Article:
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Practicalities of Implementing GenAI in Capital Markets

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Following the opening keynote of A-Team Group’s AI in Capital Markets Summit (AICMS), a panel of expert speakers focused on the practicalities of implementing GenAI. The panel agreed that industry hype is waning and there is enthusiasm for GenAI with firms beginning to develop use cases, although one speaker noted: “People understand the risks and costs involved, but they were initially underestimated, I would say dramatically in some cases.”

The panel was moderated by Nicola Poole, formerly at Citi, and joined by Dara Sosulski, head of AI and model management markets and securities services at HSBC; Dr. Paul Dongha, group head of data and AI ethics at Lloyds Banking Group; Fatima Abukar, data, algorithms and AI ethics lead at the Financial Conduct Authority (FCA); Nathan Marlor, head of data and AI at Version 1; and Vahe Andonians, founder, chief product officer and chief technology officer at Cognaize.

Considering the use of GenAI, an early audience poll question asked to what extent organisations are committed to GenAI applications. Some 46% said they are testing GenAI apps, 24% are using one or two apps, and 20% are using a number of apps. Nine percent are researching GenAI and 2% say there is nothing in the technology for them.

Value of GenAI applications

A second poll questioned which GenAI applications would be of most value to a delegate’s organisation. In this case, 53% of respondents cited predictive analytics, 39% risk assessment, 39% KYC automation, 28% fraud detection and 19% portfolio management.

The panel shared their own use cases, with one member experimenting with GenAI to produce programming code and creating an internal chat box for data migration, as well as scanning data to surface information that can be categorised, sorted, filtered and summarised to create ‘kind of conversational extracts that can be used.’

All agreed that GenAI produces some low hanging fruit, particularly in operational activities such as KYC automation, but that the technology is too young for many applications, leading firms to build capability internally before unleashing GenAI apps for customers as there is still work to do around issues such as risk integration and ensuring copyright and data protection are not compromised. One speaker said: “There is a lot of experimentation and some research to do before we’re confident that we can use this at scale.” Another added: “There are just not enough skilled people to allow us to push hard, even if we wanted to. There’s a real pinch point in terms of skills here.”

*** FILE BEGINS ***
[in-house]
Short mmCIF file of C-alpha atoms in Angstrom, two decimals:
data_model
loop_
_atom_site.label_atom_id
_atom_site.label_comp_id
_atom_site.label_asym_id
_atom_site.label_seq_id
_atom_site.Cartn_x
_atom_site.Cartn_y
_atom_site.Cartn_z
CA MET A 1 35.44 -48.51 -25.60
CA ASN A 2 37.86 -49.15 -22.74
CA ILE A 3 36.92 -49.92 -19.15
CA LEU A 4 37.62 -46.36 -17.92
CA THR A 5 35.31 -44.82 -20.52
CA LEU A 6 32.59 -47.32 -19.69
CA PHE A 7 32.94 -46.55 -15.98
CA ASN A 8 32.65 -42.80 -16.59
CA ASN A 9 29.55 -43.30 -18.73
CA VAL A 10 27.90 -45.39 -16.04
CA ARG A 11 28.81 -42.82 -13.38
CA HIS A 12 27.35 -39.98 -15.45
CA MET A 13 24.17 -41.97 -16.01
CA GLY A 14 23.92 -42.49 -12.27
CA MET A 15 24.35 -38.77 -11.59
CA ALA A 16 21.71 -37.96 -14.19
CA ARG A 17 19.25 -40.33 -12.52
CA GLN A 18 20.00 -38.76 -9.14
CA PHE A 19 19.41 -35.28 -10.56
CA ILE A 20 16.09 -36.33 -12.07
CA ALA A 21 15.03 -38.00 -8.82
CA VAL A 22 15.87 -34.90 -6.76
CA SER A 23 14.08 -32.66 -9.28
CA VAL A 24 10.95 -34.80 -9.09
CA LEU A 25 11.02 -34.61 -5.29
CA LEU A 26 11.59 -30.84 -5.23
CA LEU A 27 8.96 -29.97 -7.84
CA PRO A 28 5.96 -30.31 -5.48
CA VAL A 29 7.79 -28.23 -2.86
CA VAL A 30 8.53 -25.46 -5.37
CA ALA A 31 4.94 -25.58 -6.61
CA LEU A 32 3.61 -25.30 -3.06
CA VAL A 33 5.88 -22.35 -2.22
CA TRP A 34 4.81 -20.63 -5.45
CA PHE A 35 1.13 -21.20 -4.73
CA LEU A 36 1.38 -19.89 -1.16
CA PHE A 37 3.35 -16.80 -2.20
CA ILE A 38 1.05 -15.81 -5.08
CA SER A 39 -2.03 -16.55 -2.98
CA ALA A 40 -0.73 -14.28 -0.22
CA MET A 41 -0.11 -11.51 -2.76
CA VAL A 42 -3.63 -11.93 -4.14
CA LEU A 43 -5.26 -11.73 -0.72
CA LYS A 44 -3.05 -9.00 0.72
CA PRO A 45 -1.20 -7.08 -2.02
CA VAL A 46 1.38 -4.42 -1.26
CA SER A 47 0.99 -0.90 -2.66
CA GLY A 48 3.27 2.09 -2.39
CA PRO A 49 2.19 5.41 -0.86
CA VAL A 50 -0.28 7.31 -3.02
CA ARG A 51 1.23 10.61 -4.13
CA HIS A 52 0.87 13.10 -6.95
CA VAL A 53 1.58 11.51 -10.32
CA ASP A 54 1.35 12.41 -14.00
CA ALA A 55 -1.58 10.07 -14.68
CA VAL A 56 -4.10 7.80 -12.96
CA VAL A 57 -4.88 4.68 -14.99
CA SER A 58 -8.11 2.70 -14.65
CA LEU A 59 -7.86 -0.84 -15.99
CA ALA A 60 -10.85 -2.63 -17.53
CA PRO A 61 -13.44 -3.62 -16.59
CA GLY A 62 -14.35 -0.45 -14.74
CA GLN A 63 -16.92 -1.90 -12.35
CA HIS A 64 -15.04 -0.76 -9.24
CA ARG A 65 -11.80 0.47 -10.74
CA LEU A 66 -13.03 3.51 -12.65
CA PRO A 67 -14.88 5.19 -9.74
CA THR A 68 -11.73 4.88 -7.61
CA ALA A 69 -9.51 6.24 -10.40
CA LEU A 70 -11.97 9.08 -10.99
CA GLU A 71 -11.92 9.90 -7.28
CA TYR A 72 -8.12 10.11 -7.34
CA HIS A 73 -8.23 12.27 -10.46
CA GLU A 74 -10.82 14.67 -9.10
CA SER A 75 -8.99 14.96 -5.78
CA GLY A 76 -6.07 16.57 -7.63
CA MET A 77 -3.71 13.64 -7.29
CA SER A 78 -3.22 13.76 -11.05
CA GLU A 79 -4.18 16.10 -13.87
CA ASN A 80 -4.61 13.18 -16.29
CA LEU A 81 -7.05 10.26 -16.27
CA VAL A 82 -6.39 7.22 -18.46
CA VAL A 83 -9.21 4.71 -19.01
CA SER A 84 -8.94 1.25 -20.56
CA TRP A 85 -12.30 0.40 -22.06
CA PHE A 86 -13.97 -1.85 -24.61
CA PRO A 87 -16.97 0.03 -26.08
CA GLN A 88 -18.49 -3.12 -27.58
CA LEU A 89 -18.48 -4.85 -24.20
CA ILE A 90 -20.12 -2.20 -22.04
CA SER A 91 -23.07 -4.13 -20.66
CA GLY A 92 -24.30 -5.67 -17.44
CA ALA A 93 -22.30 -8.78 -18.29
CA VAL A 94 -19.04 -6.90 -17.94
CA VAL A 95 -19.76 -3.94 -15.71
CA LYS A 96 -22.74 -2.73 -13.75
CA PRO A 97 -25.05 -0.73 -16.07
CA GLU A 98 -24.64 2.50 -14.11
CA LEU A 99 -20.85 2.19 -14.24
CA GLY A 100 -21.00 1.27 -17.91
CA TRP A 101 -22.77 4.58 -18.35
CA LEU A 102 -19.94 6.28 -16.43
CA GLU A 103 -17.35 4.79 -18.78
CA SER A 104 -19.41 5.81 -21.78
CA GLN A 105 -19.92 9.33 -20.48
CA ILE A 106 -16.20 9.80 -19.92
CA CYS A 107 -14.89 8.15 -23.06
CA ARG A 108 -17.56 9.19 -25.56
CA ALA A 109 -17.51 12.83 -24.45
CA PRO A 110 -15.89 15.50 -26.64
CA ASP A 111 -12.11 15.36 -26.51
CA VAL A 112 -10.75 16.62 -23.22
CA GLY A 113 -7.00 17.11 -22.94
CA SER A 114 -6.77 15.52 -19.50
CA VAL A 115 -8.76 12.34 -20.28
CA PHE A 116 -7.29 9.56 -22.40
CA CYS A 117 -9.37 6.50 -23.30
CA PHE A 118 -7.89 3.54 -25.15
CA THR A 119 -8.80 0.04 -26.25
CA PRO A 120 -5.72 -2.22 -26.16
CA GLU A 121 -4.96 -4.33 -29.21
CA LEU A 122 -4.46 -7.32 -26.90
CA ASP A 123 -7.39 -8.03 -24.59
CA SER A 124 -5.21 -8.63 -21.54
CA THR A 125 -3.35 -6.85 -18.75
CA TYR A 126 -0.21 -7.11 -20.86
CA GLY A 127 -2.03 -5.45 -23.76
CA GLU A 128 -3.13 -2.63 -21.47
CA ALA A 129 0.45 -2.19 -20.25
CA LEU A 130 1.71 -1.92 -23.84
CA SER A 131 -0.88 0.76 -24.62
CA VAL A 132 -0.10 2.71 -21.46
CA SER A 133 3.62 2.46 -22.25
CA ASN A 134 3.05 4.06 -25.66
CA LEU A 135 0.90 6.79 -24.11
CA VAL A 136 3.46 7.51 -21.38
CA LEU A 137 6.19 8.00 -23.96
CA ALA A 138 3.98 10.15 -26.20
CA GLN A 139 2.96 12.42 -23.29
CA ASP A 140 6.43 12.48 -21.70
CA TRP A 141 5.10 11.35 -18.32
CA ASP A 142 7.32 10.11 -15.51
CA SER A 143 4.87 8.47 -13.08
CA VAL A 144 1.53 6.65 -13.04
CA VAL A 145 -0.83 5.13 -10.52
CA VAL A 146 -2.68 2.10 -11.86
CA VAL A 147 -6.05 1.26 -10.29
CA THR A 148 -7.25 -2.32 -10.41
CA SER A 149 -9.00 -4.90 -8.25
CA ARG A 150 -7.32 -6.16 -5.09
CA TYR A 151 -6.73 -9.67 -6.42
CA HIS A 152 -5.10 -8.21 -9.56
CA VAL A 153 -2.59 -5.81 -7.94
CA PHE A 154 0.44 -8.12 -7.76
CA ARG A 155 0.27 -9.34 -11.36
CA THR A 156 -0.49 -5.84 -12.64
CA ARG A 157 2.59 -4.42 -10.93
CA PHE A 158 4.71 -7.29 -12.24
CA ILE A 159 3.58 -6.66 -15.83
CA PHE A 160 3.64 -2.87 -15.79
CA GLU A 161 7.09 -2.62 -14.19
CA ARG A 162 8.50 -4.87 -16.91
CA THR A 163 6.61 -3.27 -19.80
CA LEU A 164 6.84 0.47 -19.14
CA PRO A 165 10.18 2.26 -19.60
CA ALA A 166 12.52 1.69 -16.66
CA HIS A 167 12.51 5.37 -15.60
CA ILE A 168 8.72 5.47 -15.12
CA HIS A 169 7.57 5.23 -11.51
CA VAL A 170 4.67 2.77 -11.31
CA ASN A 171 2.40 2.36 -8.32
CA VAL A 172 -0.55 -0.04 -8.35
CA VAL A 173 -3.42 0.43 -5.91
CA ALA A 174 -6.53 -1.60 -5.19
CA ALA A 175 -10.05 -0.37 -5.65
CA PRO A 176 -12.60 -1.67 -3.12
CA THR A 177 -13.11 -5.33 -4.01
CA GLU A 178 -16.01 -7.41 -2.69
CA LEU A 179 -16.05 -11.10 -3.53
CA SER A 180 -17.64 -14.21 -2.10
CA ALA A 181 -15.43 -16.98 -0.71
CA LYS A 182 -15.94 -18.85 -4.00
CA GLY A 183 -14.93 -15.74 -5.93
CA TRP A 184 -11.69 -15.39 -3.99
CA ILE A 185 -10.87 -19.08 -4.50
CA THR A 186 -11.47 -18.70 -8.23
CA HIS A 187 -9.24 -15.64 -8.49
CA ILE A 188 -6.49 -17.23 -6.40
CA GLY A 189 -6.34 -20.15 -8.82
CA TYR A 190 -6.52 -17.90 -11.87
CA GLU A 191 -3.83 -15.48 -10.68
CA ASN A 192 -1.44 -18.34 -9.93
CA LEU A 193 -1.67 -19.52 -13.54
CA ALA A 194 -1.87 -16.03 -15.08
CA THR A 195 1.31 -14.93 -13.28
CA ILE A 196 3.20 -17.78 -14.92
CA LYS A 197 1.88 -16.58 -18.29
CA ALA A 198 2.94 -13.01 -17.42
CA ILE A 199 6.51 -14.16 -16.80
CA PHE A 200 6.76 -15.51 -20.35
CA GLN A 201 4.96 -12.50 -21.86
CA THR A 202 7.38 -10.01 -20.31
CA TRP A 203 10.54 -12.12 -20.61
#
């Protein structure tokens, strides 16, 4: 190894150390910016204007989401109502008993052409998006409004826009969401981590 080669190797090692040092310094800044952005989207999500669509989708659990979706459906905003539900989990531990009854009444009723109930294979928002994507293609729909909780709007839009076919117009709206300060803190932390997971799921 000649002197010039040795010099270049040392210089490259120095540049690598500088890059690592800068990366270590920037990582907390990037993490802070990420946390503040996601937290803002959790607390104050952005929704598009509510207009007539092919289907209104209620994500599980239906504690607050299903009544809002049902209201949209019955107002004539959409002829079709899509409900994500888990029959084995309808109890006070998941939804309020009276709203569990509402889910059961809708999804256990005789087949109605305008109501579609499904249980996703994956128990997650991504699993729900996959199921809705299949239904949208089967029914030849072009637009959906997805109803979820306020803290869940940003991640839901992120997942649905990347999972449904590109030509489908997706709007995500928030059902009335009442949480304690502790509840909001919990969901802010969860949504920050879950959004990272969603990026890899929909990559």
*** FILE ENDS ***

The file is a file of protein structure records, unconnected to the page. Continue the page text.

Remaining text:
Risks of adopting GenAI

Turning to risk, a third audience poll asked the audience what it considered to be the biggest risk around adopting GenAI. Here data quality was a clear leader, followed by lack of explainability, hallucinations, data privacy and potential misuse. Considering these results, a speaker commented: “We’ve already got existing policies and governance frameworks to manage traditional AI. We should be using those to better effect, perhaps in response to people identifying data quality as one of the key risks.”

The benefits of AI and GenAI include personalisation that can deliver better products to consumers and improve the way in which they interact with technology. From a regulatory perspective, the technologies are focused on reducing financial crime and money laundering, and resulting enforcements against fraudulent activity.

On the downside, the challenges that come with AI technologies are many and include ethical risk and bias, which needs to be addressed and mitigated. One speaker explained: “We have a data science lifecycle. At the beginning of this we have a piece around the ethical risk of problem conception. Throughout the lifecycle stages our data scientists, machine learning engineers and future engineers have access to python libraries so that when they test models, things like bias and fairness are surfaced. We can then see and remediate any issues during the development phase so that by the time models come to validation and risk management we can demonstrate all the good stuff we’ve done.” Which leads us to the need, at least in the short term, for a human element for verification and quality assurance of GenAI models in their infancy.

Getting skills right

Skills were also discussed, with one panel member saying: “We are living in a constantly more complex world, no organisation can claim that all its workforce has the skill set necessary for AI and GenAI, but ultimately I am hopeful that we are going to create more jobs than we are going to destroy, although the shift is not going to be easy.” Another said: “In compliance, we will be able to move people away from being data and document gatherers and assessors of data in a manual way to understand risk models, have a better capability and play a more interesting part.”

Taking a step back and a final look at the potential of GenAI, a speaker concluded: “Figuring out how to make safe products that we can offer to our customers is the only way we have a chance of reaching any sort of utopian conclusion. We must chart the right course for society and for people at work, because we’re all going to be affected by generative AI.”

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